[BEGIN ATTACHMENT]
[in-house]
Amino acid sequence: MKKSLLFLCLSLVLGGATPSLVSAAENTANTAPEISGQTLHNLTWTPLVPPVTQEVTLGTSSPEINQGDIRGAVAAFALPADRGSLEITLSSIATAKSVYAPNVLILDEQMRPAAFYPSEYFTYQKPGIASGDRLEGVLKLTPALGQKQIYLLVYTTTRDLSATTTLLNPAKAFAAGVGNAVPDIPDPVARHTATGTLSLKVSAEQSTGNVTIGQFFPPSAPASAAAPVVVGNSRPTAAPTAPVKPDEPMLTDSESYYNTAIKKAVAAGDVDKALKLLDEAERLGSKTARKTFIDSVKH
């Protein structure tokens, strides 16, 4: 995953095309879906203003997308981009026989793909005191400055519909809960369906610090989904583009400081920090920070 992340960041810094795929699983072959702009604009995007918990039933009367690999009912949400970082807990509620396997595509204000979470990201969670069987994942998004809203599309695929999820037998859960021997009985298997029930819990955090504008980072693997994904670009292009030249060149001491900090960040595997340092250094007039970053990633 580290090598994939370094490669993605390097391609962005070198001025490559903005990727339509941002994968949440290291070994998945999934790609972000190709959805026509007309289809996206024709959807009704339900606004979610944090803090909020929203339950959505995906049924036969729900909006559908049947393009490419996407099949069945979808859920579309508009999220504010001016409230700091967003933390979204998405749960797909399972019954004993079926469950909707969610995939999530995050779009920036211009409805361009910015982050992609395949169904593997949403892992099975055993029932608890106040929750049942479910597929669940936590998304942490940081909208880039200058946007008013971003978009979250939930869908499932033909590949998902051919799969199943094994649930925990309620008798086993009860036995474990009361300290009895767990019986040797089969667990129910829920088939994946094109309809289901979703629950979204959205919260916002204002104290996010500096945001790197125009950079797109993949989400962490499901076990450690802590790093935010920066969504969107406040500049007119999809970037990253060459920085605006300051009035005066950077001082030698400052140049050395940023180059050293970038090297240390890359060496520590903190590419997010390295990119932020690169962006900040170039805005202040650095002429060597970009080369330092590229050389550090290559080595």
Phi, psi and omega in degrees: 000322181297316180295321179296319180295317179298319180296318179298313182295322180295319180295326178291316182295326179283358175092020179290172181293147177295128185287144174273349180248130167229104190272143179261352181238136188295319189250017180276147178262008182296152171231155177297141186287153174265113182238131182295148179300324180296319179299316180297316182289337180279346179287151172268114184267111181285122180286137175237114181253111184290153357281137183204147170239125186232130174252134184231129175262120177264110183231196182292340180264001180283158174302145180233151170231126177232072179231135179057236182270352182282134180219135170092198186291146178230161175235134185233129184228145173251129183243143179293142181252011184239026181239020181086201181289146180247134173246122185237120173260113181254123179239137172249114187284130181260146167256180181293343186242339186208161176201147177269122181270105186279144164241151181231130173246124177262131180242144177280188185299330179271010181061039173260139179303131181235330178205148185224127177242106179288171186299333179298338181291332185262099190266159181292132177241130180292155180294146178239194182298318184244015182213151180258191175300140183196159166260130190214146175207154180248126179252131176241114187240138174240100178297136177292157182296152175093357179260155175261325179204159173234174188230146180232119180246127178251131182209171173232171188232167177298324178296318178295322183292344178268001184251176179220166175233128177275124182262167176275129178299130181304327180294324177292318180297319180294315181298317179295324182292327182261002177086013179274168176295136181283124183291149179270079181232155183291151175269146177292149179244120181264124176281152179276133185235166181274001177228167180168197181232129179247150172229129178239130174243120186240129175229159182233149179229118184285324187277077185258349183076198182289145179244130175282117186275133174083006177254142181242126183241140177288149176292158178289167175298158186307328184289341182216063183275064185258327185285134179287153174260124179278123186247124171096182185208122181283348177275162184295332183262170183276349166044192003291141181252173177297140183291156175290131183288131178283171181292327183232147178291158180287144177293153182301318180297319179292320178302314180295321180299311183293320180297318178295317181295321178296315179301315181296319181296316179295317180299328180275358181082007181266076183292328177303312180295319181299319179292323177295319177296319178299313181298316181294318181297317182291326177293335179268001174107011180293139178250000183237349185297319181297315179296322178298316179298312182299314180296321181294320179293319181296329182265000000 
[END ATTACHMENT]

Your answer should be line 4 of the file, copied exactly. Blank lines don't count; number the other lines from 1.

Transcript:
Phi, psi and omega in degrees: 000322181297316180295321179296319180295317179298319180296318179298313182295322180295319180295326178291316182295326179283358175092020179290172181293147177295128185287144174273349180248130167229104190272143179261352181238136188295319189250017180276147178262008182296152171231155177297141186287153174265113182238131182295148179300324180296319179299316180297316182289337180279346179287151172268114184267111181285122180286137175237114181253111184290153357281137183204147170239125186232130174252134184231129175262120177264110183231196182292340180264001180283158174302145180233151170231126177232072179231135179057236182270352182282134180219135170092198186291146178230161175235134185233129184228145173251129183243143179293142181252011184239026181239020181086201181289146180247134173246122185237120173260113181254123179239137172249114187284130181260146167256180181293343186242339186208161176201147177269122181270105186279144164241151181231130173246124177262131180242144177280188185299330179271010181061039173260139179303131181235330178205148185224127177242106179288171186299333179298338181291332185262099190266159181292132177241130180292155180294146178239194182298318184244015182213151180258191175300140183196159166260130190214146175207154180248126179252131176241114187240138174240100178297136177292157182296152175093357179260155175261325179204159173234174188230146180232119180246127178251131182209171173232171188232167177298324178296318178295322183292344178268001184251176179220166175233128177275124182262167176275129178299130181304327180294324177292318180297319180294315181298317179295324182292327182261002177086013179274168176295136181283124183291149179270079181232155183291151175269146177292149179244120181264124176281152179276133185235166181274001177228167180168197181232129179247150172229129178239130174243120186240129175229159182233149179229118184285324187277077185258349183076198182289145179244130175282117186275133174083006177254142181242126183241140177288149176292158178289167175298158186307328184289341182216063183275064185258327185285134179287153174260124179278123186247124171096182185208122181283348177275162184295332183262170183276349166044192003291141181252173177297140183291156175290131183288131178283171181292327183232147178291158180287144177293153182301318180297319179292320178302314180295321180299311183293320180297318178295317181295321178296315179301315181296319181296316179295317180299328180275358181082007181266076183292328177303312180295319181299319179292323177295319177296319178299313181298316181294318181297317182291326177293335179268001174107011180293139178250000183237349185297319181297315179296322178298316179298312182299314180296321181294320179293319181296329182265000000 